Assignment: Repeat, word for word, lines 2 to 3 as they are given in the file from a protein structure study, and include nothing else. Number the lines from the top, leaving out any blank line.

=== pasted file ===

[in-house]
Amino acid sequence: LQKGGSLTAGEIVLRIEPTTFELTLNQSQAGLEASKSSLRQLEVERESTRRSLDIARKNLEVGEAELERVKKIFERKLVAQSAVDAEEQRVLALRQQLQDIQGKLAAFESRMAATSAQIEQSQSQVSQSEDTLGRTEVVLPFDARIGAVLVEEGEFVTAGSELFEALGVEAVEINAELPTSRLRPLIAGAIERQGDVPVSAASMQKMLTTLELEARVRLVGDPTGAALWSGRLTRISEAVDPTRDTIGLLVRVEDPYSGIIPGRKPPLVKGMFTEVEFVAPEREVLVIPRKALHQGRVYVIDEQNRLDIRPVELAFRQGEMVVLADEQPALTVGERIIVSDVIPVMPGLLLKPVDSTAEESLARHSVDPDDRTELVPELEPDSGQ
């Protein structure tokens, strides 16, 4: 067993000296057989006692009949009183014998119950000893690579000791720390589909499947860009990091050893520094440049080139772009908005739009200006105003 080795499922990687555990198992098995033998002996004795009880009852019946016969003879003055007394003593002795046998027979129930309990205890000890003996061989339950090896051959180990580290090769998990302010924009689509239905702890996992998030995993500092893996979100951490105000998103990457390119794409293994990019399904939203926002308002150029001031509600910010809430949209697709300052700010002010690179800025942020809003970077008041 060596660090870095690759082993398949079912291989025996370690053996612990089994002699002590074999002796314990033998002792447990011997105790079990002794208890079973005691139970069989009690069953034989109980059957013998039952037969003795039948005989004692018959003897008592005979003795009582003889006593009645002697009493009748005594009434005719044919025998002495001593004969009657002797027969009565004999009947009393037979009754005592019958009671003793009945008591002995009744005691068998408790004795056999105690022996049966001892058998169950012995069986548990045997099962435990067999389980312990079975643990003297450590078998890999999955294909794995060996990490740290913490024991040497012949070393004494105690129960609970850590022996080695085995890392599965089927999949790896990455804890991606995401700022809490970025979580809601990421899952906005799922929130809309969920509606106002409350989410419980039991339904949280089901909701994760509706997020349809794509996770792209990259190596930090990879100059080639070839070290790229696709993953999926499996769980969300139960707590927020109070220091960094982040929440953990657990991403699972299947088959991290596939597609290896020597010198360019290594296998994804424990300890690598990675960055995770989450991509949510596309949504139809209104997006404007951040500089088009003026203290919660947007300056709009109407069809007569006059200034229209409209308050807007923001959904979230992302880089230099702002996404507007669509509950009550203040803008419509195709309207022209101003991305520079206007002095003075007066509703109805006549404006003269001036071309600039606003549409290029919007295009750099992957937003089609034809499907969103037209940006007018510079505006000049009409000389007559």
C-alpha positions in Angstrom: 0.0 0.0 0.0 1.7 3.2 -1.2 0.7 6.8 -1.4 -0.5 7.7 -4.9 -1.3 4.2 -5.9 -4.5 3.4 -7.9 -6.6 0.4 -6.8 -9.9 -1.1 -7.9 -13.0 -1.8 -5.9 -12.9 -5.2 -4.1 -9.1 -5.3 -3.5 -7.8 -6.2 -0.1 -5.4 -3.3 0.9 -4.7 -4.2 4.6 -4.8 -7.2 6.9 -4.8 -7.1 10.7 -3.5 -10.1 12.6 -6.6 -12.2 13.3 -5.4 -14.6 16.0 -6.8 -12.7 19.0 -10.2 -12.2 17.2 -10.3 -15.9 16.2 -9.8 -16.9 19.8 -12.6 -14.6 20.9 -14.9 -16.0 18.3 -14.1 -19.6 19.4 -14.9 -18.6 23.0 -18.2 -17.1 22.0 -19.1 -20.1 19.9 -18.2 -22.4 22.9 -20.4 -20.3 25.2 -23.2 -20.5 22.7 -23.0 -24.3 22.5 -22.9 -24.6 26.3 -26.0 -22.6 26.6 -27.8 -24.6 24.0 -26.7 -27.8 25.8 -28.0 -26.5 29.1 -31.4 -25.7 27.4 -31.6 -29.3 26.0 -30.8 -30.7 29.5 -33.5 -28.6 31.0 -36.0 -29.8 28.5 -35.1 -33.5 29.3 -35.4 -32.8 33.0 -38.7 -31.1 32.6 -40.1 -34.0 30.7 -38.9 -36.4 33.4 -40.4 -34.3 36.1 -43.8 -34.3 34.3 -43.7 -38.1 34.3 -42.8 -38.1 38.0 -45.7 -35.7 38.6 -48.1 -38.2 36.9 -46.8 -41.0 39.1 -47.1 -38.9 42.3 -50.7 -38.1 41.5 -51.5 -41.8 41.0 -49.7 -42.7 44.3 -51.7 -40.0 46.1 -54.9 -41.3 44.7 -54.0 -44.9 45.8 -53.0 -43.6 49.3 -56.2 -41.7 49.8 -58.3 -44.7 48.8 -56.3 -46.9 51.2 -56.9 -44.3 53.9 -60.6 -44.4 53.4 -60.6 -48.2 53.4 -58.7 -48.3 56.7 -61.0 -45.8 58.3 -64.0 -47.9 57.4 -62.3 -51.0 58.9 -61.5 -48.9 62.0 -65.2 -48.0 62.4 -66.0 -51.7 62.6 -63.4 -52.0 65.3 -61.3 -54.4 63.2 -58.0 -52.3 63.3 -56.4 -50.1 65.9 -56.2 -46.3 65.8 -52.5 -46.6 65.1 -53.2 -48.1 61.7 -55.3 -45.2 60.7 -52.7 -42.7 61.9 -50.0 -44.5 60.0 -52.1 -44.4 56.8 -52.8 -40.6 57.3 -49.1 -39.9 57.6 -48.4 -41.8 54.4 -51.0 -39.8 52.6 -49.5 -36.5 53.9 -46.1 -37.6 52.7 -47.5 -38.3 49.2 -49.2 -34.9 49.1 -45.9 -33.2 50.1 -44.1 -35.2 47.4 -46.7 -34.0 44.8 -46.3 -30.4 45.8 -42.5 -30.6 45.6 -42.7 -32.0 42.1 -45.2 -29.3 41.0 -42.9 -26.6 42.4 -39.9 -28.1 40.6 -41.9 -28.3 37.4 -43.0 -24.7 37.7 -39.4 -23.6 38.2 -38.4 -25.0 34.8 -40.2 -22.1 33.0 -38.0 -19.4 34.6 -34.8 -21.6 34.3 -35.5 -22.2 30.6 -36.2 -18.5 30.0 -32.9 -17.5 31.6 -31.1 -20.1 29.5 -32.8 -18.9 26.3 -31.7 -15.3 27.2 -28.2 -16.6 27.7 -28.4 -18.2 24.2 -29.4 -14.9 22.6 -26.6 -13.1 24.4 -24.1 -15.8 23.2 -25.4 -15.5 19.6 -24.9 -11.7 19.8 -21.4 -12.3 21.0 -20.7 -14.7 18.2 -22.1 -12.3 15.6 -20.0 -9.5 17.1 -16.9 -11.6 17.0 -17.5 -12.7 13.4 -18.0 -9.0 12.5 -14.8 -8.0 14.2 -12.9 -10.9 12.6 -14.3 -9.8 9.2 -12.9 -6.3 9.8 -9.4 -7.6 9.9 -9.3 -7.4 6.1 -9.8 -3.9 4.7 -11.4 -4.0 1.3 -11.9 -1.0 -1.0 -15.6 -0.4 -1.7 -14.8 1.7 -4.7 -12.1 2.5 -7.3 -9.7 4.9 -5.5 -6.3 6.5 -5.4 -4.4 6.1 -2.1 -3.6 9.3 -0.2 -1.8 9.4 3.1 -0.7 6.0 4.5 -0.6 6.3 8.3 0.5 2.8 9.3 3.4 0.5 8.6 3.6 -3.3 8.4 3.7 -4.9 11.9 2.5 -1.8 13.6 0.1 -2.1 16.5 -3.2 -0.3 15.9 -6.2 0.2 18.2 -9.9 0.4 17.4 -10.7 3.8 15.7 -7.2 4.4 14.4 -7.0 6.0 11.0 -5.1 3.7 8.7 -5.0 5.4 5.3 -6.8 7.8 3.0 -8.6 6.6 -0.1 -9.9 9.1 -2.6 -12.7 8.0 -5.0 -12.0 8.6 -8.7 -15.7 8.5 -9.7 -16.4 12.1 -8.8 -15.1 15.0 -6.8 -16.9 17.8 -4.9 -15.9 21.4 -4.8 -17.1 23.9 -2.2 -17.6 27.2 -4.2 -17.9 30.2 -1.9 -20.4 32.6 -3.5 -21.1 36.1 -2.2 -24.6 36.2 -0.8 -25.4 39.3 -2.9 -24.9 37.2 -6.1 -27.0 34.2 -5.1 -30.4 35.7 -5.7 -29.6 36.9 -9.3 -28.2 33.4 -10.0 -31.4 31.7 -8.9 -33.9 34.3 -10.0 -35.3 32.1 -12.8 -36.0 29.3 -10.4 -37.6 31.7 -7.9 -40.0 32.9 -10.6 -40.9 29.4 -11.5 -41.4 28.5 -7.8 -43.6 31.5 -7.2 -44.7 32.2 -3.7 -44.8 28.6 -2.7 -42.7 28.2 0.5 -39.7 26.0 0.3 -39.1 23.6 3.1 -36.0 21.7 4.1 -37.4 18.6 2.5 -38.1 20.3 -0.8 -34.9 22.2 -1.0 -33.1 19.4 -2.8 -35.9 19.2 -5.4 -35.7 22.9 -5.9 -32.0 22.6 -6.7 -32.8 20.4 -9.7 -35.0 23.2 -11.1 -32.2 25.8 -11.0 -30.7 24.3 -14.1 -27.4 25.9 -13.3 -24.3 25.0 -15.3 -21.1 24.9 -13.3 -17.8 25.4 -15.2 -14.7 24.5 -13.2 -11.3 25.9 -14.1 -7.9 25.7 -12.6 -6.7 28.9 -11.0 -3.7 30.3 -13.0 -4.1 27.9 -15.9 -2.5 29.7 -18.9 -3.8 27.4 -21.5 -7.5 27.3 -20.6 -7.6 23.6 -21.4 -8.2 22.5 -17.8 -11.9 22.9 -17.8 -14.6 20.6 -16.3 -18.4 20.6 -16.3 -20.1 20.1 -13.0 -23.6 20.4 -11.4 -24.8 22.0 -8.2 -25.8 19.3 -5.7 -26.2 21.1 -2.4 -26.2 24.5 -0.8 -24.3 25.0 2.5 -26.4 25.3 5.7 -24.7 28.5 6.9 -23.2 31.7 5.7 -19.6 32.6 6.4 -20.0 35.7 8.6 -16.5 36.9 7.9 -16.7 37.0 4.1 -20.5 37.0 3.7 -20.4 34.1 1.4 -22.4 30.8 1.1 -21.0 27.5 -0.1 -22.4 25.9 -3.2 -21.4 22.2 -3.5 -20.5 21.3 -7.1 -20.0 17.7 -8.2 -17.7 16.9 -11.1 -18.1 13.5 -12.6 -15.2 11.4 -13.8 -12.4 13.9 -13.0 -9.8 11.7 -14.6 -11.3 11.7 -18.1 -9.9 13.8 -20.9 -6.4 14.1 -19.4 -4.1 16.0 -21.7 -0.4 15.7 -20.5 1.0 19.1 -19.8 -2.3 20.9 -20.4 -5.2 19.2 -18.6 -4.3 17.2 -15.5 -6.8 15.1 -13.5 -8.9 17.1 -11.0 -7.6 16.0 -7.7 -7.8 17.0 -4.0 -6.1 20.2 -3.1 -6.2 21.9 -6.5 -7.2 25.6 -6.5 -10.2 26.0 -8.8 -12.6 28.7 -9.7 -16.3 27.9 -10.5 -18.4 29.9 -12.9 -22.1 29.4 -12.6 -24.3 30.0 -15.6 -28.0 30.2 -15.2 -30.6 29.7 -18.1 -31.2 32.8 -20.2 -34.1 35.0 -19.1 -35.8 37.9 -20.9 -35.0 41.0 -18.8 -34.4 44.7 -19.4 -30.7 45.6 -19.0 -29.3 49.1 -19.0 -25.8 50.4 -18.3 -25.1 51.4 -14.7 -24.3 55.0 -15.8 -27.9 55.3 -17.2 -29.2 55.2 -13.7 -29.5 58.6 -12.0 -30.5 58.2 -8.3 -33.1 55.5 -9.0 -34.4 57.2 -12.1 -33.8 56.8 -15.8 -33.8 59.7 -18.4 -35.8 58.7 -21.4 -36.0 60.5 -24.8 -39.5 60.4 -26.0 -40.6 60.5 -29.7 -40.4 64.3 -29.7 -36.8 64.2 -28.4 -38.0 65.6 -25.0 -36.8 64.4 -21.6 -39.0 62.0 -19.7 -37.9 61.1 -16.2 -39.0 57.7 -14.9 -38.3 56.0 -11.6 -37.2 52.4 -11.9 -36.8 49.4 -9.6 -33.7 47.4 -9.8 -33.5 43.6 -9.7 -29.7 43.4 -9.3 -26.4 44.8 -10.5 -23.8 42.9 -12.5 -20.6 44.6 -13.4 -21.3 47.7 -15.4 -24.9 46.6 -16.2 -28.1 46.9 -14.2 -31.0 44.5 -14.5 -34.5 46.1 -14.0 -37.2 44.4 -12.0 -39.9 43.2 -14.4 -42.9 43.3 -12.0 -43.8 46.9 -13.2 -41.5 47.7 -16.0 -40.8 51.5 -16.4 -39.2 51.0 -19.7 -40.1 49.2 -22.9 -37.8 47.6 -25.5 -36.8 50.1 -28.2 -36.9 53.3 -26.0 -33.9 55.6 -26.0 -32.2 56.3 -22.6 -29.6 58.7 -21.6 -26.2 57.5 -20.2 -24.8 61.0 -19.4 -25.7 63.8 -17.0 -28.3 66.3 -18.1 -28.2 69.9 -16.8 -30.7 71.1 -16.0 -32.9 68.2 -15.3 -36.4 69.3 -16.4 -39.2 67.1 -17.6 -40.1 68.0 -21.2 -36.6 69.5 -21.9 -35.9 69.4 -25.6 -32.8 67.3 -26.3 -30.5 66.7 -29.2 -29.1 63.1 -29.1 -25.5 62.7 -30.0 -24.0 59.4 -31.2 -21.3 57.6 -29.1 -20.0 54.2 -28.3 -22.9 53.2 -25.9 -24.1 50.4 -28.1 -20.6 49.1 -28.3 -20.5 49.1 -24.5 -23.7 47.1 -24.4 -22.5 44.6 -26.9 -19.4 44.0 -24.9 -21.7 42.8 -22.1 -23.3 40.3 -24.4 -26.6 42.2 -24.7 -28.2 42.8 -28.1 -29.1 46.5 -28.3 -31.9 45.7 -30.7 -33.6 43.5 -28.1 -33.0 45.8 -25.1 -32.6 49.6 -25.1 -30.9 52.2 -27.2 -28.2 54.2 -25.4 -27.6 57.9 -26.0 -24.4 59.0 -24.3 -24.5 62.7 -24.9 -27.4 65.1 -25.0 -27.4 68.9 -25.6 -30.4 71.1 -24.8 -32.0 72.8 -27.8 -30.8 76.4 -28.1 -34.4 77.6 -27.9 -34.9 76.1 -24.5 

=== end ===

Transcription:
Amino acid sequence: LQKGGSLTAGEIVLRIEPTTFELTLNQSQAGLEASKSSLRQLEVERESTRRSLDIARKNLEVGEAELERVKKIFERKLVAQSAVDAEEQRVLALRQQLQDIQGKLAAFESRMAATSAQIEQSQSQVSQSEDTLGRTEVVLPFDARIGAVLVEEGEFVTAGSELFEALGVEAVEINAELPTSRLRPLIAGAIERQGDVPVSAASMQKMLTTLELEARVRLVGDPTGAALWSGRLTRISEAVDPTRDTIGLLVRVEDPYSGIIPGRKPPLVKGMFTEVEFVAPEREVLVIPRKALHQGRVYVIDEQNRLDIRPVELAFRQGEMVVLADEQPALTVGERIIVSDVIPVMPGLLLKPVDSTAEESLARHSVDPDDRTELVPELEPDSGQ
């Protein structure tokens, strides 16, 4: 067993000296057989006692009949009183014998119950000893690579000791720390589909499947860009990091050893520094440049080139772009908005739009200006105003 080795499922990687555990198992098995033998002996004795009880009852019946016969003879003055007394003593002795046998027979129930309990205890000890003996061989339950090896051959180990580290090769998990302010924009689509239905702890996992998030995993500092893996979100951490105000998103990457390119794409293994990019399904939203926002308002150029001031509600910010809430949209697709300052700010002010690179800025942020809003970077008041 060596660090870095690759082993398949079912291989025996370690053996612990089994002699002590074999002796314990033998002792447990011997105790079990002794208890079973005691139970069989009690069953034989109980059957013998039952037969003795039948005989004692018959003897008592005979003795009582003889006593009645002697009493009748005594009434005719044919025998002495001593004969009657002797027969009565004999009947009393037979009754005592019958009671003793009945008591002995009744005691068998408790004795056999105690022996049966001892058998169950012995069986548990045997099962435990067999389980312990079975643990003297450590078998890999999955294909794995060996990490740290913490024991040497012949070393004494105690129960609970850590022996080695085995890392599965089927999949790896990455804890991606995401700022809490970025979580809601990421899952906005799922929130809309969920509606106002409350989410419980039991339904949280089901909701994760509706997020349809794509996770792209990259190596930090990879100059080639070839070290790229696709993953999926499996769980969300139960707590927020109070220091960094982040929440953990657990991403699972299947088959991290596939597609290896020597010198360019290594296998994804424990300890690598990675960055995770989450991509949510596309949504139809209104997006404007951040500089088009003026203290919660947007300056709009109407069809007569006059200034229209409209308050807007923001959904979230992302880089230099702002996404507007669509509950009550203040803008419509195709309207022209101003991305520079206007002095003075007066509703109805006549404006003269001036071309600039606003549409290029919007295009750099992957937003089609034809499907969103037209940006007018510079505006000049009409000389007559």